CH Precision C1.2 D/A processor Measurements

Sidebar 3: Measurements

I measured the CH Precision C1.2 with my Audio Precision SYS2722 system, repeating some measurements with the higher-performance APx500. The external power supply and clock weren't available for the testing. The C1.2's coaxial and optical S/PDIF inputs and AES3 input accepted data sampled at all rates up to 192kHz. Apple's AudioMIDI utility revealed that the C1.2 accepted 16- and 24-bit integer data via USB sampled at all rates from 44.1kHz to 384kHz. Apple's USB Prober app identified the C1.2 as "CH Precision USB Audio 2.0" from "CH Precision" and indicated that the USB port operated in the optimal isochronous asynchronous mode.

The C1.2's output impedance was a usefully low 64 ohms, balanced, 73 ohms, RCA unbalanced, and 49 ohms, unbalanced BNC, all values consistent from 20Hz to 20kHz. With the C1.2's gain set to its maximum, the output level with a full-scale 1kHz tone was the specified 5.1V for the balanced output—0.5dB lower than that of the C1.2's predecessor, the C1—and 2.54V for both types of unbalanced output. Reducing the maximum gain by an indicated 12dB reduced the output level by exactly 12dB.

All the outputs preserved absolute polarity, which can be seen in fig.1. This graph indicates that the C1.2's reconstruction filter is a very short, linear-phase type, with just one cycle of ringing on either side of the single high sample. This type of time domain–optimized filter is associated with a very slow low-pass function, which can be seen with the magenta and red traces in fig.2, taken with 16-bit white noise at –4dBFS. The output doesn't reach full stop-band attenuation until an octave above the audioband! With a full-scale tone at 19.1kHz (blue and cyan traces), an aliased image at 25kHz lies at –12dB and other aliased images can be seen between 60kHz and 70kHz. Distortion harmonics of the 19.1kHz tone are extremely low in level, however, with the third lying at just –97dB (0.0014%).


Fig.1 CH Precision C1.2, impulse response (one sample at 0dBFS, 44.1kHz sampling, 4ms time window).


Fig.2 CH Precision C1.2, wideband spectrum of white noise at –4dBFS (left channel red, right magenta) and 19.1kHz tone at 0dBFS (left blue, right cyan), with data sampled at 44.1kHz (20dB/vertical div.).

With 44.1kHz data, the C1.2's output was down by 3dB at 20kHz (fig.3, green and gray traces), which is typical of a B-spline–based reconstruction filter. The responses with data sampled at 96kHz and 192kHz followed the same basic shape, but with the –3dB frequency proportionally higher. Neither the frequency responses nor the superb channel matching changed at lower volume-control settings. Channel separation (not shown) was also superb, at >120dB in both directions below 3kHz and still 113dB at the top of the audioband. The low-frequency noisefloor (fig.4) was very clean, with no power supply–related spuriae present.


Fig.3 CH Precision C1.2, frequency response at –12dBFS into 100k ohms with data sampled at: 44.1kHz (left channel green, right gray), 96kHz (left cyan, right magenta), and 192kHz (left blue, right red) (1dB/vertical div.).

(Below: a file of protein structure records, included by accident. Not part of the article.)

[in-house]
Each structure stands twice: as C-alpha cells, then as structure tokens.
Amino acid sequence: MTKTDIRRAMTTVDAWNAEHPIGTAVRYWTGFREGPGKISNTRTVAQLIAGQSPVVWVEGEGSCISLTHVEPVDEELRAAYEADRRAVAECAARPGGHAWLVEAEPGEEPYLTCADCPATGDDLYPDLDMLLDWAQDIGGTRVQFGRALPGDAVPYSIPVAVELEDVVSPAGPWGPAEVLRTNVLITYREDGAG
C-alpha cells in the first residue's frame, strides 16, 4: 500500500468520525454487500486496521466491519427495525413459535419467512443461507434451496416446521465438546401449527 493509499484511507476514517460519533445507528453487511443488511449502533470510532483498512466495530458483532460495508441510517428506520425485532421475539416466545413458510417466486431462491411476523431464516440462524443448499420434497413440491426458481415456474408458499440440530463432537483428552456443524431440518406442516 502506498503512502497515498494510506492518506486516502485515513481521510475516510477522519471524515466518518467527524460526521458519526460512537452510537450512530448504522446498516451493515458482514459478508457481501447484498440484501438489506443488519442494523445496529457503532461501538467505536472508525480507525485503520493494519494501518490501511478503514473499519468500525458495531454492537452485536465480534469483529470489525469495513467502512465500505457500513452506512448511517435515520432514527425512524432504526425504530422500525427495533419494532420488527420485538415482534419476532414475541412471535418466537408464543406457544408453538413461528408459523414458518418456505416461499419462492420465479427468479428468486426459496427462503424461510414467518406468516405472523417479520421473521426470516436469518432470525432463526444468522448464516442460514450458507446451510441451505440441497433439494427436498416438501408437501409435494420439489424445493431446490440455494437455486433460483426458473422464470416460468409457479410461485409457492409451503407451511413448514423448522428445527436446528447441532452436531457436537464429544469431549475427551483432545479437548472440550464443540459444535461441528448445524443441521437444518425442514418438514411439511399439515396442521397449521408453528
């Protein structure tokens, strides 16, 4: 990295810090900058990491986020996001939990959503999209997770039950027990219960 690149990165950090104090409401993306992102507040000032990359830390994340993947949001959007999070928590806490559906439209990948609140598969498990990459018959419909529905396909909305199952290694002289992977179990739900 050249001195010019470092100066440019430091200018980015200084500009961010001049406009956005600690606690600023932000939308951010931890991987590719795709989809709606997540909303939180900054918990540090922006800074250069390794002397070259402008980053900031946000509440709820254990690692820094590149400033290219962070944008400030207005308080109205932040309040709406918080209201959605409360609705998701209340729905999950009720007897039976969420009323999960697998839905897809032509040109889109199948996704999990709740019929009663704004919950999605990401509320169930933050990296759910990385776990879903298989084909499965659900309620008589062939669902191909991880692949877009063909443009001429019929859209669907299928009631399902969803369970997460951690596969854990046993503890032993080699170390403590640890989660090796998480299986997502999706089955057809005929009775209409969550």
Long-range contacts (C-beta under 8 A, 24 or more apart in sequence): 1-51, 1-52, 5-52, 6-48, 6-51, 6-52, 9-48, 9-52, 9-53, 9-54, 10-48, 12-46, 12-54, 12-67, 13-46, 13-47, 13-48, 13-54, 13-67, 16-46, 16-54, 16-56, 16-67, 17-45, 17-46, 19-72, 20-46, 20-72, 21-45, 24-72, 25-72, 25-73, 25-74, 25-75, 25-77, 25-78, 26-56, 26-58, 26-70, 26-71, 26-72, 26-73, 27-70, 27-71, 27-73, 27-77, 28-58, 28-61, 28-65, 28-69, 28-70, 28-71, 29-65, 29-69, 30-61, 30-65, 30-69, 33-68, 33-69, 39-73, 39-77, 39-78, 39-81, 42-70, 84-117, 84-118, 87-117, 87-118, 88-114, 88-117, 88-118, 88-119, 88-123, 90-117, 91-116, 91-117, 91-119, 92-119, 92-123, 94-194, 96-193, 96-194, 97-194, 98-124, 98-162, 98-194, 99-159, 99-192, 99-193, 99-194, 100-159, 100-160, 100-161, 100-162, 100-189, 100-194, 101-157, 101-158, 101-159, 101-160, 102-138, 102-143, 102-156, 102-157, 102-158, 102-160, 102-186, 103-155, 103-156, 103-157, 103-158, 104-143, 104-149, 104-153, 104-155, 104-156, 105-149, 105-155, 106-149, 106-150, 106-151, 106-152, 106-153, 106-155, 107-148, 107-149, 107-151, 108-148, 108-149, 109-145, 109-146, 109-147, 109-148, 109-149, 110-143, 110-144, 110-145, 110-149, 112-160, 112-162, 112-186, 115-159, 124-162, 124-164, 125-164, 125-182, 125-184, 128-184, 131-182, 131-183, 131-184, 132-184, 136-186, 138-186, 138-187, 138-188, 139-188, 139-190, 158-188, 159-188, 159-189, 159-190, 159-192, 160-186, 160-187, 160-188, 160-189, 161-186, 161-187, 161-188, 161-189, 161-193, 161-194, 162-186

Fig.4 CH Precision C1.2, spectrum of 1kHz sinewave, DC–1kHz, at 0dBFS (left channel blue, right red; linear frequency scale).

Fig.5 shows the C1.2's balanced output spectrum with a dithered 1kHz tone at –90dBFS with 16-bit data (green and gray traces) and with 24-bit data (blue and red traces). With the 16-bit data the noisefloor is that of the dither; with 24-bit data the noisefloor drops by around 20dB, which suggests a high resolution between 19 and 20 bits. However, a regular series of harmonics is present with the 24-bit data, with the odd-order harmonics the highest in level. (The unbalanced outputs behaved identically, other than with lower levels of the even-order harmonics.) This behavior implies that the lowest significant bit is being truncated. With undithered 16-bit data at exactly –90.31dBFS, the three DC voltage levels described by the data are well resolved (fig.6), and high-frequency noise is extremely low in level. With undithered 24-bit data at the same level, the result was a well-formed sinewave (fig.7).


Fig.5 CH Precision C1.2, spectrum with noise and spuriae of dithered 1kHz tone at –90dBFS with: 16-bit data (left channel green, right gray), 24-bit data (left blue, right red) (20dB/vertical div.).


Fig.6 CH Precision C1.2, waveform of undithered 16-bit, 1kHz sinewave at –90.31dBFS (left channel blue, right red).


Fig.7 CH Precision C1.2, waveform of undithered 24-bit, 1kHz sinewave at –90.31dBFS (left channel blue, right red).

The red trace in fig.8 plots the error in the balanced output level as a 24-bit, 1kHz digital tone steps down from 0dBFS to –140dBFS. (This graph was taken with the left channel's output; the right channel behaved identically.) The amplitude error starts to increase below –80dBFS, which is associated with the harmonic distortion seen in fig.5. I understand that the C1.2 uses parallel pairs of PCM1704 DAC chips; the behavior in figs.5 and 8 might be due to the DAC pairs not being perfectly matched in low-level linearity. (Achieving good low-level linearity with R-2R ladder DACs is always difficult (footnote 1), which is why many designs use sigma-delta chips where this is not an issue.)